The Crafts Council of India Chennai's store, Kamala, celebrates two years with a special exhibition

Get ready to see some of the finest handmade jewellery, home decor and utility products, made using the ancient art form of dhokra

Nandita Ravi Published :  25th January 2019 03:44 PM   |   Published :   |  25th January 2019 03:44 PM
Dhokra at CCI's Kamala

Dhokra at CCI's Kamala

Kamala, named after the founder of CCI, Kamaladevi Chattopadhyay, provides a platform for traditional artisans to display their crafts and weaves from all across India. Executive Committee Member of The 
Crafts Council of India, Jayasri Samyukta Iyer adds, “The emphasis is on specially curated products, developed during the course of CCI’s direct and deep interaction with artisan clusters in villages and communities across India.” Sure enough, for the second anniversary, Kamala has on display 44 unique dhokra -ware products, crafted by 14 artisans from Dariapur and Bikna villages of West Bengal. 

CCI dhokraware
Intricate dhokra art

Dhokra is a 4,000-year-old bell metal casting method using the lost wax technique which continues to be a living tradition in West Bengal, Odisha and Chattisgarh. “One of the earliest known lost-wax artefacts is the familiar dancing girl of Mohenjodaro,” offers Jayasri.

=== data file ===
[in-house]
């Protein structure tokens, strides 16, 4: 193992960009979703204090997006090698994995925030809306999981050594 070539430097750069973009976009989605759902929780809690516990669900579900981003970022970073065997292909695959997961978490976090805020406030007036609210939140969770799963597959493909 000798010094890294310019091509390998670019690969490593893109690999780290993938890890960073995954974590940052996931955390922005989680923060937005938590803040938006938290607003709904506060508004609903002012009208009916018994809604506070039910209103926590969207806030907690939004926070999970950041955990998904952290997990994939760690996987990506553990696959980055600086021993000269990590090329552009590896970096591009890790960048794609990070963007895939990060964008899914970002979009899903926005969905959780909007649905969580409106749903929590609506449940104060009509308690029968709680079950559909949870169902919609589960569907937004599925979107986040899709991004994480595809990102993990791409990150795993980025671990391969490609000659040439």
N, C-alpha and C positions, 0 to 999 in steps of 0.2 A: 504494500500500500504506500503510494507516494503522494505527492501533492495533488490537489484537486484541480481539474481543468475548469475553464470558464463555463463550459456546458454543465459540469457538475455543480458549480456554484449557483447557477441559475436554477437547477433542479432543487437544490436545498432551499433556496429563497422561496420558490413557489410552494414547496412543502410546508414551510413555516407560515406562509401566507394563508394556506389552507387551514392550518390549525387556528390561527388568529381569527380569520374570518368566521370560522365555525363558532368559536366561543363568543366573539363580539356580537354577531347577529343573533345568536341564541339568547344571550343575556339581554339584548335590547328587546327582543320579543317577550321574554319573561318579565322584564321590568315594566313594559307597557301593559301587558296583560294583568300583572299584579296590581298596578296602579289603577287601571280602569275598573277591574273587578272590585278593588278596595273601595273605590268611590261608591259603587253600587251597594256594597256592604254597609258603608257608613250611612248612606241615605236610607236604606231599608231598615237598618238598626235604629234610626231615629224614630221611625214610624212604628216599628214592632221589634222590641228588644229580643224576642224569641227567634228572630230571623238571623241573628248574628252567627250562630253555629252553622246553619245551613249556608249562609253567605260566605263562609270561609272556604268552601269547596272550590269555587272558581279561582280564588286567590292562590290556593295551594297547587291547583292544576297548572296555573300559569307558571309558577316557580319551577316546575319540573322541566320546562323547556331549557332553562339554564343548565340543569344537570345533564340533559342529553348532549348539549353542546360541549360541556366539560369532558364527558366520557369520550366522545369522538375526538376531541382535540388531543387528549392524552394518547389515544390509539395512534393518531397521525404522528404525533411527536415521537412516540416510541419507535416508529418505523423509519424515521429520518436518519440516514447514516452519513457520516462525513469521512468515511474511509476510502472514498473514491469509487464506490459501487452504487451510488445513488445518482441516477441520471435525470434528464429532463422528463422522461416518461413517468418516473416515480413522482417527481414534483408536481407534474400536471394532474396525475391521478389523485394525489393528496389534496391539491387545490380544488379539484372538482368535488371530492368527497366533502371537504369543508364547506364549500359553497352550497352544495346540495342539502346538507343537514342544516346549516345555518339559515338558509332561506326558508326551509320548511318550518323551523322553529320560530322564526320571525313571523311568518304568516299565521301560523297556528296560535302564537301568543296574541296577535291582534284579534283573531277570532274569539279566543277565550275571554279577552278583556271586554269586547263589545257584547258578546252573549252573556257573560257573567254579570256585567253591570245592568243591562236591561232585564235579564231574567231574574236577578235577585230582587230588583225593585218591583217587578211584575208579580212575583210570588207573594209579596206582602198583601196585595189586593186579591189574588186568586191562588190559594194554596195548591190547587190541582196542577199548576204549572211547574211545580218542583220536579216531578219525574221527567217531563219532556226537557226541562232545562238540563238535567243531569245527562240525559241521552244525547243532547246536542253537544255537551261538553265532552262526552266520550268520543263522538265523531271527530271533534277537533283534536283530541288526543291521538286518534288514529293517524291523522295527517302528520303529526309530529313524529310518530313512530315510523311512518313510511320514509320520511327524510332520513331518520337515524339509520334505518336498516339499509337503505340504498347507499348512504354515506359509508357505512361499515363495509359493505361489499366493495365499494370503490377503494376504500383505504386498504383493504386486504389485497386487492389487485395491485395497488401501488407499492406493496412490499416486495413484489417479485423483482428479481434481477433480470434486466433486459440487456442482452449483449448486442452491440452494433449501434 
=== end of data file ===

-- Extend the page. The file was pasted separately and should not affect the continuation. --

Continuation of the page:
Indigenous to Central and East India, dhokra art is done by hollow casting, using a clay core, unlike the solid wax core employed in South India. The master craftsmen of dhokra make religious deities, human and animal figures and utensils, which is usually on display at their local markets. “Every dhokra product on display at Kamala has the exquisite aesthetic quality, surface textures and the magic of West Bengal’s ancient craft,” says Jayasri, adding that one can expect to find a range of delicately crafted lamp shades, exquisite table stands, vases and pretty jewellery pieces.

CCI dhokraware

In its 10th year of the ‘Educate to Sustain’ programme, CCI stepped in to organise a workshop at Shantiniketan, Kolkata, under the guidance of designer and sculptor, Anita Bhattacharya. The artisans chosen were young adults (under 25 years old) — all school dropouts and working with dhokra. “The main objective was to make them individual craft entrepreneurs who can sell anywhere in India. In the process of widening their market, they will learn the essentials of business practices — costing, accessing working capital, on-time delivery, packing forwarding, and finally keeping accounts,” explains Jayasri.  

Rs 1,000 to Rs 15,000

At Kamala, Egmore